They set deadlines on you when it comes to paying your IRS, paying your taxes. There ought to be a deadline on them in order to get a budget passed and to get bills passed.
Now, because they haven't been able to move, they're going to send to my desk soon what looks like what they call a temporary spending bill. And that temporary spending bill should not be an excuse for excessive Federal spending. The temporary spending bill ought to remember whose money they're spending. A temporary spending bill ought to be clean, so that we don't overspend as the economy is trying to continue to grow.
What we need in Washington is fiscal responsibility, fiscal sanity. We need to set priorities with your money. And the most important priority I have is to defend the homeland—is to defend the homeland from a bunch of killers who hate America.
It's very important for the schoolchildren here to listen to what I'm about to say. You're probably wondering why America is under attack. And you need to know why. We're under attack because we love freedom, is why we're under attack. And our enemy hates freedom. They hate, and we love. They hate the thought that this country is a country in which people from all walks of life can worship an almighty God any way he or she sees fit. They hate the thought that we have honest and open discourse. They hate the thought that we're a beacon of liberty and freedom.
We differ from our enemy because we love. We not only love our freedoms and love our values; we love life, itself. In America, everybody matters; everybody counts; every human life is a life of dignity. And that's not the way our enemy thinks. Our enemy hates innocent life. They're willing to kill in the name of a great religion. And as long as we love freedom and love liberty and value every human life, they're going to try to hurt us. And so our most important job is to defend the freedom, defend the homeland—is to make sure what happened on September the 11th doesn't happen again. We must do everything we can, everything in our power, to keep America safe.
There are a lot of good people working hard to keep you safe. There are people at the Federal level and at the State level, a lot of fine folks here at the local level, doing everything we can to run down every lead. If we find any kind of hint, we're moving on it—all within the confines and all within the structure of the United States Constitution. We're chasing down every possible lead because we understand there's an enemy out there which hates America.
I asked the Congress to work with me to come up with a new Department of Homeland Security to make sure that not only can this administration function better but future administrations will be able to deal with the true threats we face as we get into the 21st century, a Homeland Security Department which takes over the 100 different agencies and brings them under one umbrella so that there's a single priority and a new culture, all aimed at dealing with the threats.
I mean, after all, on our border we need to know who's coming into America, what they're bringing into America, are they leaving when they're supposed to be leaving America. Yet, when you look at the border, there are three different Federal agencies dealing with the border. There is Customs and INS and Border Patrol, and sometimes they work together and sometimes they don't—they don't. They've got different work rules. They've got different customs. Sometimes they have different strategies, and that's not right.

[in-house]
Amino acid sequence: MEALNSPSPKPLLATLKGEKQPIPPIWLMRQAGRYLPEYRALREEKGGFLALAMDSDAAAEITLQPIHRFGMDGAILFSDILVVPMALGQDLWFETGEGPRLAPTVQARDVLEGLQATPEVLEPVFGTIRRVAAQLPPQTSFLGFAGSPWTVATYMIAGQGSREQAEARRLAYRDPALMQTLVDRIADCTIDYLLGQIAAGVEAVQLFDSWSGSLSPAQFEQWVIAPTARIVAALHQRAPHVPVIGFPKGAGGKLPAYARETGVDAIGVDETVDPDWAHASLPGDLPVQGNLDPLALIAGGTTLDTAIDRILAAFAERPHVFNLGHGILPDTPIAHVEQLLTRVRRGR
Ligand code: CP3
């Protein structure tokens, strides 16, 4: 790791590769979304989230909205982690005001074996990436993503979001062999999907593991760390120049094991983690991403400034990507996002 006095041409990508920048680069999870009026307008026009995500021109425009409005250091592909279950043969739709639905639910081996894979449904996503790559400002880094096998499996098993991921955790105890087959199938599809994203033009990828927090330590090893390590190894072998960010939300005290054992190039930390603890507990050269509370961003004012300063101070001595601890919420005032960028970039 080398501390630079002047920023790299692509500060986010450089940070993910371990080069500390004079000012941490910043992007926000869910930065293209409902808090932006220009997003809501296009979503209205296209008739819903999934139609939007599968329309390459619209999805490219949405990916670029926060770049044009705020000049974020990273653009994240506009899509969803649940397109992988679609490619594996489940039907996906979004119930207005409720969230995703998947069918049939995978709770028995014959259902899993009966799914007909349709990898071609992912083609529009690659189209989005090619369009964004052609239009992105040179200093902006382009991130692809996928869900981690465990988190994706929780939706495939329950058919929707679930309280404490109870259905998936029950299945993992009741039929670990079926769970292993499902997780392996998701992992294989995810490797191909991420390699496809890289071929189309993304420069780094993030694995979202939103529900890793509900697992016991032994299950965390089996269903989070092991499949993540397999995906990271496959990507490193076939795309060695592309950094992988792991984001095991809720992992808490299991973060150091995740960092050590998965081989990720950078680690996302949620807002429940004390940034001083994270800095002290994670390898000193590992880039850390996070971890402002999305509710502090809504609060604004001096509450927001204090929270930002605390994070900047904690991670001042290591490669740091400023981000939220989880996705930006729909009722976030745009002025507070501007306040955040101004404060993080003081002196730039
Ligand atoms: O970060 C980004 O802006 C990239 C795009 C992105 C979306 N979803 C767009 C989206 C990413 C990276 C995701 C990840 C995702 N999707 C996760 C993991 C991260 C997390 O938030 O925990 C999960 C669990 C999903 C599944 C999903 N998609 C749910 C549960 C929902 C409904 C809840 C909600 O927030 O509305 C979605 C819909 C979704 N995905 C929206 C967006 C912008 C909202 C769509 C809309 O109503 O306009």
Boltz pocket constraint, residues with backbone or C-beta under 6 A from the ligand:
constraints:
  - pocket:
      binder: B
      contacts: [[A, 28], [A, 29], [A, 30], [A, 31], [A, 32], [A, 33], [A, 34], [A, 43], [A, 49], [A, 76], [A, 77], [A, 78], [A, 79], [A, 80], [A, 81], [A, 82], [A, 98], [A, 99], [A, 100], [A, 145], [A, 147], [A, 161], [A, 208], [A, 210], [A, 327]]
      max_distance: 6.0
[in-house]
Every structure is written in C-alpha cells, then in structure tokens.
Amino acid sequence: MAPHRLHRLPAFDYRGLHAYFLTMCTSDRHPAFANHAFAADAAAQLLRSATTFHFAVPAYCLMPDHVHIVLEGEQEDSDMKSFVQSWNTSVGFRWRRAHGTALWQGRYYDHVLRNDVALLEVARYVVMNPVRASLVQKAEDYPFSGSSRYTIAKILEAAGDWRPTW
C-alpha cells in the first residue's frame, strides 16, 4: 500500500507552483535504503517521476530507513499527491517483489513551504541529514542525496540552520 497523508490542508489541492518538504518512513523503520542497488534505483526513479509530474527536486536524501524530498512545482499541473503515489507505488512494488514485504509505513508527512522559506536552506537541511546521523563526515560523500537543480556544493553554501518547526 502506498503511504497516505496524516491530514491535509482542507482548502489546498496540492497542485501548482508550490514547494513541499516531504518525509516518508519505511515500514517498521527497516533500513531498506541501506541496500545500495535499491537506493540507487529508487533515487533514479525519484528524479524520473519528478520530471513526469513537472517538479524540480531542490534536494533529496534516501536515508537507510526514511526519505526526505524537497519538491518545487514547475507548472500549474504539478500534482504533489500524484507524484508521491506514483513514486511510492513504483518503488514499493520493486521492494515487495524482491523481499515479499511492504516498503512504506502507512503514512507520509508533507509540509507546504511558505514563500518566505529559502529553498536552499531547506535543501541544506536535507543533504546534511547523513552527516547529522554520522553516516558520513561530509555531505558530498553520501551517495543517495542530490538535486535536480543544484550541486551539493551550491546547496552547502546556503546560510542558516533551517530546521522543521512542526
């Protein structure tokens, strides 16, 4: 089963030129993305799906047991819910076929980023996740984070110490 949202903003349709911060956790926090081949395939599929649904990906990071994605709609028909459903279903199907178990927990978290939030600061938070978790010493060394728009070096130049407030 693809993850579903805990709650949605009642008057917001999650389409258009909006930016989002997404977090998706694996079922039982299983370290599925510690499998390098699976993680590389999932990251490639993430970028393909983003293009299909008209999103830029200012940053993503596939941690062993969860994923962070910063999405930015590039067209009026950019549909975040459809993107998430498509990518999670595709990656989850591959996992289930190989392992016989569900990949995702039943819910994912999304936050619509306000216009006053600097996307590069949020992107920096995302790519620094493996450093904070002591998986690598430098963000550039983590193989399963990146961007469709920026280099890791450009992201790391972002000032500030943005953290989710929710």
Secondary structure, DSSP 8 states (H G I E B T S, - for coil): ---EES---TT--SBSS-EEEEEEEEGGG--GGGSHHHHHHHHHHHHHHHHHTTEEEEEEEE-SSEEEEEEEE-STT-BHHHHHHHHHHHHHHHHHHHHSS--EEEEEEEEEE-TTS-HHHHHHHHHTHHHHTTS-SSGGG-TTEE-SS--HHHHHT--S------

So I asked Congress to give me the flexibility necessary to be able to deal with the true threats of the 21st century by being able to move the right people to the right place at the right time, so we can better assure America we're doing everything possible. The House responded, but the Senate is more interested in special interests in Washington and not interested in the security of the American people. I will not accept a Department of Homeland Security that does not allow this President and future Presidents to better keep the American people secure.
And people are working hard in Washington to get it right in Washington, both Republicans and Democrats. See, this isn't a partisan issue; this is an American issue. This is an issue which is vital to our future. It'll help us determine how secure we'll be.
Senator Gramm, a Republican, Senator Miller, a Democrat, are working hard to bring people together. And the Senate must listen to them. It's a good bill. It's a bill I can accept. It's a bill that will make America more secure. And anything less than that is a bill which I will not accept; it's a bill which I will not saddle this administration and future administrations with, allowing the United States Senate to micromanage the process. The enemy is too quick for that. We must be flexible. We must be strong. We must be ready to take the enemy on anywhere he decides to hit us, whether it's America or anywhere else in the globe.
But the best way to secure our homeland, the only sure way to make sure our children are free and our children's children are free, is to hunt the killers down wherever they hide, is to hunt them down one by one and bring them to justice.
As far as I'm concerned, it doesn't matter how long it takes. See, we're talking about our freedom and our future. There's no cave deep enough, as far as I'm concerned, and there's no cave deep enough, as far as the United States military is concerned, either. I want you all to know, if you wear the uniform of our great country, I'm proud of you. I've got confidence in you. I believe that you can handle any mission.
No, it's a different kind of war than our Nation has seen in the past. One thing that's different is, oceans no longer keep us safe. The second thing is, in the old days, you could measure progress by looking at how many tanks the enemy had one day and how many he had the next day, whether or not his airplanes were flying or whether or not his ships were floating on the seas. It's a different kind of war, and America has begun to adjust its thinking about this kind of war.